As Democrats spent the lead-up to the 2022 midterm elections fretting and hand-wringing about a potential red wave, they had one silver lining: the emergence of a new superdonor. Sam Bankman-Fried, the wunderkind 30-year-old founder and CEO of FTX, the upstart cryptocurrency exchange, was splashing money around everywhere. He was young. He was rich. He seemed smart. And he looked like the successor to George Soros, the 92-year-old billionaire who had given Democrats more than $100 million during the midterm cycle. Bankman-Fried gave a more modest $40 million—including $6 million to Nancy Pelosi’s House Majority PAC—but he suggested it was merely a grace note. During the 2024 contest, which will decide the presidency, he planned to spend “north of $100 million,” he said, even flirting with $1 billion in total.
The 2022 midterms could have been the moment that Bankman-Fried emerged as the Democrats’ latest kingmaker: The “effective altruism” enthusiast had friends throughout the party and was eager to throw his weight around—presumably including using his newfound influence to protect the crypto market from forces within the party—like Massachusetts Senator Elizabeth Warren—who want to regulate it. The party vastly outperformed expectations, holding onto a slim majority in the Senate and, it seems, narrowly losing the House. It’s easy to imagine a world in which Sam Bankman-Fried treated this moment as a coronation, arriving as a new political power player who would use his vast wealth and influence for decades.
Instead, as Democrats piled up victories in tight congressional elections, Bankman-Fried was holed up in the Bahamas as his cryptocurrency exchange collapsed amid a liquidity crisis and allegations that he had misused funds. FTX declared bankruptcy on Friday; Bankman-Fried is currently under investigation by the Securities and Exchange Commission, the Commodity Futures Trading Commission, and the Manhattan U.S. Attorney’s Office. Those investigations appear to focus on reports that Bankman-Fried had lent billions—his customers’ money—to a linked firm called Alameda Partners to fund risky trades.
“What this will boil down to is, were there deliberate lies to convince depositors or investors to part with their assets?” former Manhattan federal prosecutor Samson Enzer told The Wall Street Journal. “Were there statements made that were false, and the maker of those statements knew they were false, and made [them] with the intent to deceive the investor?” Bankman-Fried, it should be noted, tweeted “FTX is fine” four days before the company declared bankruptcy.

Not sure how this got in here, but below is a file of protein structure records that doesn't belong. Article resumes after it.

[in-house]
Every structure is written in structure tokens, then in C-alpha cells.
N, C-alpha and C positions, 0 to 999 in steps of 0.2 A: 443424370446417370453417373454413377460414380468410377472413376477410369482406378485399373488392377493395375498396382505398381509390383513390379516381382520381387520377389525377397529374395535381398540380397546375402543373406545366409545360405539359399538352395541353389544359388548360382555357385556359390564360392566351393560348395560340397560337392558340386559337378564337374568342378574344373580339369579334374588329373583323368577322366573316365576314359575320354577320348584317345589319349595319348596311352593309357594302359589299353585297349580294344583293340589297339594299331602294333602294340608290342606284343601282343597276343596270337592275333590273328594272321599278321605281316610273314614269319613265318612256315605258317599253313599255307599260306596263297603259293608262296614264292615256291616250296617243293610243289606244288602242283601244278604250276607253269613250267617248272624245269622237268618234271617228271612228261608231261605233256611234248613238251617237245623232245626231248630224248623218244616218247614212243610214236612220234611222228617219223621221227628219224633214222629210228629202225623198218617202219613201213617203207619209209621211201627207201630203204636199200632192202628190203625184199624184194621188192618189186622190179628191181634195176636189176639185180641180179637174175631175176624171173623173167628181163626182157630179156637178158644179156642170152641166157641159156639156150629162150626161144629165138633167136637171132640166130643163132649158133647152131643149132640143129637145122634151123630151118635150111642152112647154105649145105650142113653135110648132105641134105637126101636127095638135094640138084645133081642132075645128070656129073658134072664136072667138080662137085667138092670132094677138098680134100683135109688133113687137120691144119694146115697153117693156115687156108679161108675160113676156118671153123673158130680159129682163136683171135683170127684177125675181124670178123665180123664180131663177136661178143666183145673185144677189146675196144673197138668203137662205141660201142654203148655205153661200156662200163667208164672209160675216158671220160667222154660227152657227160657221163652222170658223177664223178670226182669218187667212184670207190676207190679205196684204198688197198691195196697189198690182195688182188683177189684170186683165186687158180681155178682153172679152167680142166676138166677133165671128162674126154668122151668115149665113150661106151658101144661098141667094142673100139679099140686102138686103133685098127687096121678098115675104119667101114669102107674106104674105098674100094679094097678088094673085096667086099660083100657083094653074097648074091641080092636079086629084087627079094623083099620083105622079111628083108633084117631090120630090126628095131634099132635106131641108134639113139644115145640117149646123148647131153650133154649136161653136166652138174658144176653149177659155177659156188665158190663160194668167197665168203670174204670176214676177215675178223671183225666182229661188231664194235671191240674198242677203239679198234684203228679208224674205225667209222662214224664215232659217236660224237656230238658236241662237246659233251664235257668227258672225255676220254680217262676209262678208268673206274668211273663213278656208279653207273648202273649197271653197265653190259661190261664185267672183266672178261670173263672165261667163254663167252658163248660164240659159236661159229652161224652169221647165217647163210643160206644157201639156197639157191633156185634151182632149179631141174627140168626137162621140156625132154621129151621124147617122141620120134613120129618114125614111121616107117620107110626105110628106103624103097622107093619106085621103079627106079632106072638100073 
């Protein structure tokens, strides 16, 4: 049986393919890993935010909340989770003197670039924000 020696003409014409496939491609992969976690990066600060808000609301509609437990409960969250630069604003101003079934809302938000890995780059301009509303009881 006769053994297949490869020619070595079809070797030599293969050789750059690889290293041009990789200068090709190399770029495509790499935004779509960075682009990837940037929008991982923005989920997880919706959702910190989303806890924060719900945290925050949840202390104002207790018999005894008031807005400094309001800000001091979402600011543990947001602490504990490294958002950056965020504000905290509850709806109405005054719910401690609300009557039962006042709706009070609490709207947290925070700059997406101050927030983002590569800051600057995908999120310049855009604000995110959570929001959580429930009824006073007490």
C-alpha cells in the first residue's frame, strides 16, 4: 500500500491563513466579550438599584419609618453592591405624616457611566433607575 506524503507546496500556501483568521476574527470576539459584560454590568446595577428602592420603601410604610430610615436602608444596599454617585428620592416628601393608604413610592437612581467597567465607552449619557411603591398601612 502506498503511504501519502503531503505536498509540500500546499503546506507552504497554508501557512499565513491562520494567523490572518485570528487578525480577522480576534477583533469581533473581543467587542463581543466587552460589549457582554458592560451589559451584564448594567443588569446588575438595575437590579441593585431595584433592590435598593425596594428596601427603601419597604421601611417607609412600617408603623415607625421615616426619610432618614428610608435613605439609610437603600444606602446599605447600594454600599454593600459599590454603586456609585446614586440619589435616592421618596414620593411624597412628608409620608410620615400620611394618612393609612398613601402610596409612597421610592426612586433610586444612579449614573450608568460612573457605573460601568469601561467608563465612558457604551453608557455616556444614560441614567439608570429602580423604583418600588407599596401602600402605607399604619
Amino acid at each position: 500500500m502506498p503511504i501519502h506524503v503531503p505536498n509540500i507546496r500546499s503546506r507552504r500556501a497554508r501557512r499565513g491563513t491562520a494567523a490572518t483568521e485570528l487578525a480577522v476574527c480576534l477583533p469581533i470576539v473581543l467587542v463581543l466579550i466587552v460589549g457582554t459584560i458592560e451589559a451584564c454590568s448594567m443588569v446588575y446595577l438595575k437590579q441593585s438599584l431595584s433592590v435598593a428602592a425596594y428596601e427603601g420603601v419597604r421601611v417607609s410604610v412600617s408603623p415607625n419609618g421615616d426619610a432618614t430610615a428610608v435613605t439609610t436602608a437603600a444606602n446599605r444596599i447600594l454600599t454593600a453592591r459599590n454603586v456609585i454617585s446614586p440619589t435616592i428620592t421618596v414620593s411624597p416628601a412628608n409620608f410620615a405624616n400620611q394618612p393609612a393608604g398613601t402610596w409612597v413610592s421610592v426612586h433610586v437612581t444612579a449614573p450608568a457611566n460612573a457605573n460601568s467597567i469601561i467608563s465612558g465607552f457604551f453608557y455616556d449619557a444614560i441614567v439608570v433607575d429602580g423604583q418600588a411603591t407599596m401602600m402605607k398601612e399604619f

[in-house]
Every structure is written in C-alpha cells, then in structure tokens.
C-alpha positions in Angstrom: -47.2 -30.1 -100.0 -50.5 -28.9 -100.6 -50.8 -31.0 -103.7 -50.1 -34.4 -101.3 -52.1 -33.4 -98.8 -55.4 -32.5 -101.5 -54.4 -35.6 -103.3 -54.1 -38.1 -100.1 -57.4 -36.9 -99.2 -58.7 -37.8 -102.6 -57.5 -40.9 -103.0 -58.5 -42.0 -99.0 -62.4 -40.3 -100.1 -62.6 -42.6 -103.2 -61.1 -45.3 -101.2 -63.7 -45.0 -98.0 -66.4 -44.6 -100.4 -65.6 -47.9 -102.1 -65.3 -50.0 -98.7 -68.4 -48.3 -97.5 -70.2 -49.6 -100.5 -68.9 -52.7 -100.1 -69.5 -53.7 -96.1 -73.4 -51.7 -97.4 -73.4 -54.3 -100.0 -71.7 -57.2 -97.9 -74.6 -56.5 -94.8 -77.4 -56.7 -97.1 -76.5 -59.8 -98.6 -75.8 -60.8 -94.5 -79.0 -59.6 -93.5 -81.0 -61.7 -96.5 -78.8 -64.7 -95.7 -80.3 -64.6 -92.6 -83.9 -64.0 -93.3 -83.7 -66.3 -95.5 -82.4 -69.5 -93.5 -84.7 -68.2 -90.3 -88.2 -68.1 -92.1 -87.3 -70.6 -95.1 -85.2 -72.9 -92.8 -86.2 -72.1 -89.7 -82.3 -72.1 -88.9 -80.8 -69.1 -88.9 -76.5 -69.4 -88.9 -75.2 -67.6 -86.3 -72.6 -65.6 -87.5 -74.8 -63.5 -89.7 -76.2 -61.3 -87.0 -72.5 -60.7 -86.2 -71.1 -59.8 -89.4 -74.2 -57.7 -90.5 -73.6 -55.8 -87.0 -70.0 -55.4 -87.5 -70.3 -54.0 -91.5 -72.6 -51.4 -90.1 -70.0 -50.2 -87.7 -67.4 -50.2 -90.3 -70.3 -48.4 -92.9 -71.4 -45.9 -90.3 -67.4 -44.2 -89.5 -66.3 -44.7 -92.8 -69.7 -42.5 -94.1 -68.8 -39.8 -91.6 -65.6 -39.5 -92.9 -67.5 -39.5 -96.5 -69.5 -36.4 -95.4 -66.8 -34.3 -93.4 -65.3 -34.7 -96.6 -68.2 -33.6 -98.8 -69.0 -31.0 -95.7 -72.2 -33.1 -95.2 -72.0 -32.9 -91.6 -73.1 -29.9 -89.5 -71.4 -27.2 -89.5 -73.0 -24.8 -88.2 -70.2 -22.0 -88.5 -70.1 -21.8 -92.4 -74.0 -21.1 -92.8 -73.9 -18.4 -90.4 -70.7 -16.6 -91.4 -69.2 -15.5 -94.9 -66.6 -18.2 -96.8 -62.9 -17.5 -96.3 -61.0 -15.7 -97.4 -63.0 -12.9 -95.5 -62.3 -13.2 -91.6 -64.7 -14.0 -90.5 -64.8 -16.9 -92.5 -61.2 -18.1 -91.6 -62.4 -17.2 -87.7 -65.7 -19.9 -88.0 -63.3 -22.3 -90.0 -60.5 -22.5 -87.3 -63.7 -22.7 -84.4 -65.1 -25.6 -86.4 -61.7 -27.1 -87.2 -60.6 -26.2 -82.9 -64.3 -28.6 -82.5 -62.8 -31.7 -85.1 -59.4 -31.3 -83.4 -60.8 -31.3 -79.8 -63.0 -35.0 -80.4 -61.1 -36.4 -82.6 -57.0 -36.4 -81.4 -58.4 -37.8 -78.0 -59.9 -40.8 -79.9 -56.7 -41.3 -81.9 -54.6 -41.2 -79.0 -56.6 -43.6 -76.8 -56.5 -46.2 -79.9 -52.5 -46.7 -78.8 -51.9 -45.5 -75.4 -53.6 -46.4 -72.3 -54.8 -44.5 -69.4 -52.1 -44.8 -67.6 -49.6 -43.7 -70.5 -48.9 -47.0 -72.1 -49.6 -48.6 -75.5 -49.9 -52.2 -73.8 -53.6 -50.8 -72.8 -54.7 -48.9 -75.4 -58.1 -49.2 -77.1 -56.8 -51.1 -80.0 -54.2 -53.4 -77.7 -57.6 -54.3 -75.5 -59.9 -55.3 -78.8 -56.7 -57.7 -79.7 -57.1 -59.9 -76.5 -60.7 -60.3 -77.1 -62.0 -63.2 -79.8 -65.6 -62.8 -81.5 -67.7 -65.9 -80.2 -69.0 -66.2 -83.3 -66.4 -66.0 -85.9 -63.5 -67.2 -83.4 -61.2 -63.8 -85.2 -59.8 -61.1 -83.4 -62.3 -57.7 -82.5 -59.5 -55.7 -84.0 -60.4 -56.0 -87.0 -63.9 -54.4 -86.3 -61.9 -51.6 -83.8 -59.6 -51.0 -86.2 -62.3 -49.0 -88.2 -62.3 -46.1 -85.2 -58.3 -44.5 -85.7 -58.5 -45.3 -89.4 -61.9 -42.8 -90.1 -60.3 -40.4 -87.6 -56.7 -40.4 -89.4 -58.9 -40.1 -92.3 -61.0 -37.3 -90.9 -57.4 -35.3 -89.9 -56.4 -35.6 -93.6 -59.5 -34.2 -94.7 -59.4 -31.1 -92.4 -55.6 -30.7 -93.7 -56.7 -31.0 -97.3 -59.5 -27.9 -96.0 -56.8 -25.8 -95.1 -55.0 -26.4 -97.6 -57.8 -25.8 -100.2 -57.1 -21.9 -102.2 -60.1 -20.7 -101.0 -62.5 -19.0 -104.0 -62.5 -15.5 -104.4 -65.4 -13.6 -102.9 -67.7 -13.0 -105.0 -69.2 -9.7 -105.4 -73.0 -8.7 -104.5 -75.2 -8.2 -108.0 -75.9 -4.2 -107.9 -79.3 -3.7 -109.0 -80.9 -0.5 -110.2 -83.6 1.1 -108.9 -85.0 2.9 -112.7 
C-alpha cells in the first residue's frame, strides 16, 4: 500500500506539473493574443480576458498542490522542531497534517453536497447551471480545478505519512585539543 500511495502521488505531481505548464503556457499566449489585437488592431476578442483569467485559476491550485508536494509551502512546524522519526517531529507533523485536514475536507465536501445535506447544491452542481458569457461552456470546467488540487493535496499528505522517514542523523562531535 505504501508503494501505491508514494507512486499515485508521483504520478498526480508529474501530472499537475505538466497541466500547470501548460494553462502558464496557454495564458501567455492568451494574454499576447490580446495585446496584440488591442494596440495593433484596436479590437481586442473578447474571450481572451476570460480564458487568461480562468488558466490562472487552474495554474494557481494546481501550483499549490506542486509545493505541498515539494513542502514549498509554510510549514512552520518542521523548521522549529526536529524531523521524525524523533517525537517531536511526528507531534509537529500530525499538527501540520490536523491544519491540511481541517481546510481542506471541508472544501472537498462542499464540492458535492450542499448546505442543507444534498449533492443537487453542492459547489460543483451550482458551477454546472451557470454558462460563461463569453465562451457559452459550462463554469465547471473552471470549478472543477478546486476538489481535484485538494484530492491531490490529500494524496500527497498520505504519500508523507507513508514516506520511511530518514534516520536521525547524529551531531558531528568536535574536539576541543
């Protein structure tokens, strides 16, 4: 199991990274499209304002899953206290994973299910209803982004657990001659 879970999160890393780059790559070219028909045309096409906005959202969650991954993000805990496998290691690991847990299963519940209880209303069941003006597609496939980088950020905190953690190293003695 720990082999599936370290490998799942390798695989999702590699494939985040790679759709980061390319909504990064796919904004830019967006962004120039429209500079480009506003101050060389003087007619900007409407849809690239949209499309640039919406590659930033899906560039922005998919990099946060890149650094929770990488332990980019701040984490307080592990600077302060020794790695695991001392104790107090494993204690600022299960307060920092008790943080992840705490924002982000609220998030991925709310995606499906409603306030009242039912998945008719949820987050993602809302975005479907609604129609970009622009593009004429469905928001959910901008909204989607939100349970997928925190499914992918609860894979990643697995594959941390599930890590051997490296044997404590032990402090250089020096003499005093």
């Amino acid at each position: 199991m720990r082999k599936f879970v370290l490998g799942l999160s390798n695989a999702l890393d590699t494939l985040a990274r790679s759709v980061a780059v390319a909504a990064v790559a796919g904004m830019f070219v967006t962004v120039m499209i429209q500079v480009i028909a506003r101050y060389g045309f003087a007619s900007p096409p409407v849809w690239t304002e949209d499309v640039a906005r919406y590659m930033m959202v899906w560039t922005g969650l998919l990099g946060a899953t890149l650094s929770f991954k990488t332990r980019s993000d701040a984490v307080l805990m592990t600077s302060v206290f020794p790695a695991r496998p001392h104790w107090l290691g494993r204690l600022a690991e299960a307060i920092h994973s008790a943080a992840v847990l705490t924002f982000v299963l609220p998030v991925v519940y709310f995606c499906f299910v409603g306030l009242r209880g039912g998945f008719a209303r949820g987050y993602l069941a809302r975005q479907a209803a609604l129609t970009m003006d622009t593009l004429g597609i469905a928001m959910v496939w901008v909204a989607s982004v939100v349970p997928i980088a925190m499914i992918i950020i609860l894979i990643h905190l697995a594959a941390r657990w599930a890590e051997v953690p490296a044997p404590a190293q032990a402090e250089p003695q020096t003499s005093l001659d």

Democratic hopes in Bankman-Fried had already started evaporating before the elections. Although he spent big in the primaries, the spigot dried up down the stretch, possibly due to FTX’s worsening situation. By mid-October, he had backtracked on his “$1 billion” pledge, calling it “dumb,” and paused campaign spending altogether. “At some point, when you’ve given your message to voters, there’s just not a whole lot more you can do,” Bankman-Fried told Politico at the time. “You can spend more time on it, and more messaging, more money, more anything else, [but] you’re not accomplishing anything more.”
There is a lesson here for Democrats: Get out of bed with crypto bros like Bankman-Fried and regulate the industry. For most of the last few years, the party has been divided on the rise of cryptocurrency, which is decentralized, unregulated digital currency. Warren, in particular, has pushed for more regulation, citing its potential for risk, fraud, and chaos, as well as its extreme environmental impact and the high energy required to “mine” digital coins. Others in the party, meanwhile, have insisted that Democrats should proceed more gingerly. “The project of radically decentralizing the internet and finance strikes me as a profoundly progressive cause,” New York Democratic Congressman Richie Torres told Politico earlier this year. “You should never define any technology by its worst uses.… There’s more to crypto than ransomware, just like there’s more to money than money laundering.”
Bankman-Fried was intimately connected with many Democrats via campaign contributions, including Torres, New Jersey Representative Josh Gottheimer, and New York Representative Hakeem Jeffries, who is seen as a potential successor to House Speaker Nancy Pelosi. New Jersey Senator Cory Booker told him he boasted “a much more glorious afro than I once had” while Bankman-Fried was testifying before Congress. Bankman-Fried’s emergence as a Democratic donor also came as many in the party hardened their stance on the unregulated digital currency. And yet some worried that coming down hard in a regulatory fashion would alienate potential voters, particularly young men. Others saw cryptocurrencies’ profound potential for fraud, crime, and economic collapse and insisted on action.
The ongoing fallout from FTX almost makes the question of regulation absurd: It seems possible that cryptocurrencies won’t be able to survive this collapse, which has revealed that a significant number of them are ripe with fraud and built on houses of financial cards. But Democrats have an opportunity not just to act but to unite on cryptocurrency regulations now—to stop taking money from the Bankman-Frieds of the world and to start pushing for badly needed regulations. In the spring, President Biden asked the FTC to determine a strategy “addressing the risks and harnessing the potential benefits of digital assets.” It’s clearly too late to help the many whose savings the collapse of FTX will wipe out. Few of the dozens of Democrats who took Bankman-Fried’s money show signs of returning it. They should. Then they should get to work on passing badly needed regulations to protect other investors from the next Sam Bankman-Fried and the next FTX.